— Rep. Eric Swalwell (@RepSwalwell) October 1, 2018
On The Campaign Trail
Swalwell praised Nevada’s marijuana legalization law during a campaign visit in May, saying the state is “doing a great job.”
“I want to have a country where it is legalized everywhere and patients can benefit as they are suffering from different diseases,” he said.
During a CNN town hall event in June, Swalwell spoke about his support for decriminalizing and rescheduling cannabis and expunging the records “of anyone who had a marijuana conviction in the past.”
He included his support for legalizing marijuana in a tweet criticizing the 1994 Crime Bill and calling for additional criminal justice reforms.
I was 13 when the 1994 Crime Bill was passed. Millions others affected by it weren’t even born. How about we stop living in the past and do something NOW about its effects?
✅ Legalize marijuana
✅ End private prisons
✅ Send fewer people to prison
✅ Restore rights https://t.co/q6m28zTdRX
— Eric Swalwell (@ericswalwell) May 29, 2019
Quotes And Social Media Posts
The congressman hasn’t taken to social media to make his views on marijuana reform heard quite as often as other Democratic candidates have. But what he has said—which is mostly confined to letters covered above—has made his stance on cannabis clear.
When he voted in favor of an amendment to protect medical marijuana states from federal intervention, Swalwell wrote on Facebook that, as a former prosecutor, “I did not take this vote on medical marijuana lightly.”
“But as someone who has seen first-hand how it has helped family members struggling with chronic illness and disease, I can’t allow them or any patient to live in uncertainty,” he wrote. “I voted to stop the DEA from enforcing federal marijuana laws against states that have passed medicinal marijuana laws.”
He also spoke about his relationship to family members who use medical cannabis when he was asked about his support for California’s adult-use legalization measure in 2016.
“I’m probably the most unlikely person to support it. I was a prosecutor for seven years,” he said. “For me, I just look at where we put our resources—and I have family members who use medicinal marijuana for a medical issue they have and it certainly helps. When I look at where we put our resources, the fact that we haven’t studied it enough to know if can help more people, why not decriminalize it? Why not better control it and pass Proposition 64?”
“Scientists and health care professionals believe that keeping marijuana illegal is unjustified,” he told The Sacramento Bee. “Prosecution of marijuana violations clog our already overburdened courts and cost hundreds of millions of dollars annually to enforce.”
During a congressional hearing in 2018, Swalwell pressed the head of the DEA about what’s being done to combat youth substance misuse, which led the official to say that he doesn’t believe that cannabis is a gateway drug.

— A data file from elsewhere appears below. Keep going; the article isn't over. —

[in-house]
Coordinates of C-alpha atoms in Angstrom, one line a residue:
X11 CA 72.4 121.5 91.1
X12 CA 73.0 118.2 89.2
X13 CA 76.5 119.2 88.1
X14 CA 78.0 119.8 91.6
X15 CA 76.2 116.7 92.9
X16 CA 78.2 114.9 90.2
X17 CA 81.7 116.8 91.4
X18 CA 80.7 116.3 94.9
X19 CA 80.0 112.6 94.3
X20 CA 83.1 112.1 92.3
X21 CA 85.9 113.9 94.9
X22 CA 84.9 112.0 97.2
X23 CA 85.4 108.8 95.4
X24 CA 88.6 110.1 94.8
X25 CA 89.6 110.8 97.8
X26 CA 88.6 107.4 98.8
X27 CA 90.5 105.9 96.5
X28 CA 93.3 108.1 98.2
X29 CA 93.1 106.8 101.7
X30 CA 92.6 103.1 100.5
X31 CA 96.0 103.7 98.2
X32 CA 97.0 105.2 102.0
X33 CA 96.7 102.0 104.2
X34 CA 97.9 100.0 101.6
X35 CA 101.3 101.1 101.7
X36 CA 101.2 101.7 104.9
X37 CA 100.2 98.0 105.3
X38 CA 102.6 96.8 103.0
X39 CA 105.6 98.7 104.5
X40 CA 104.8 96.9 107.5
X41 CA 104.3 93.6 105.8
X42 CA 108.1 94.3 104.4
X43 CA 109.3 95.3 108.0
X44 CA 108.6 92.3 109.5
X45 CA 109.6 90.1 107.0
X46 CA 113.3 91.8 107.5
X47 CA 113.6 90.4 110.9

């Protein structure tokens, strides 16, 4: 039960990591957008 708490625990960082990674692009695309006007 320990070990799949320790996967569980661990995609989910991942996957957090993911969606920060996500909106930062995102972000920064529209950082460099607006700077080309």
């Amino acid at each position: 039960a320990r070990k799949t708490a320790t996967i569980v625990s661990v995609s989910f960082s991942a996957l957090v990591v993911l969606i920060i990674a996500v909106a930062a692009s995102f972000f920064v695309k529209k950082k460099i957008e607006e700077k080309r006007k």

The congressman also told Politico in 2017 that he “was disappointed that the [Obama] administration didn’t seize the opportunity to end” federal marijuana prohibition.
— POLITICO Live (@POLITICOLive) May 11, 2017
Speaking about a piece of marijuana legislation that he cosponsored, Swalwell said the bill “gives states more autonomy—and gets federal authorities off the back of states like California which already have made a choice to legalize—while giving landlords and federally-insured banks much-needed clarity that they’re not violating the law by getting involved with cannabis businesses.”
“It’s time that we sort this out once and for all,” he said.
Personal Experience With Marijuana
Swalwell said in 2016 that he’s “never tried the stuff,” which “probably makes me less qualified” to endorse California’s legalization measure.
“I was such a nerd in high school,” he said, “and playing college sports you get tested all the time.”
That said, he has seen marijuana’s therapeutic benefits up close. In a video he posted on Twitter, Swalwell said he is “a family member to someone who uses cannabis for their medical condition.”
Where do I stand on the legalization of marijuana?
— Eric Swalwell (@ericswalwell) June 1, 2019
Marijuana Under A Swalwell Presidency
While marijuana reform might not be at the top of Swalwell’s agenda if he’s elected as compared to other candidates who have focused more intensely on the issue, he’s repeatedly indicated that he supports efforts to broadly end prohibition and allow states to set their own cannabis policies.
Additionally, his support for moves to increase research into medical cannabis, restrict the Justice Department from enforcing prohibition and lifting barriers to financial institutions for cannabis businesses means his platform is aligned with ongoing congressional efforts to change federal marijuana laws.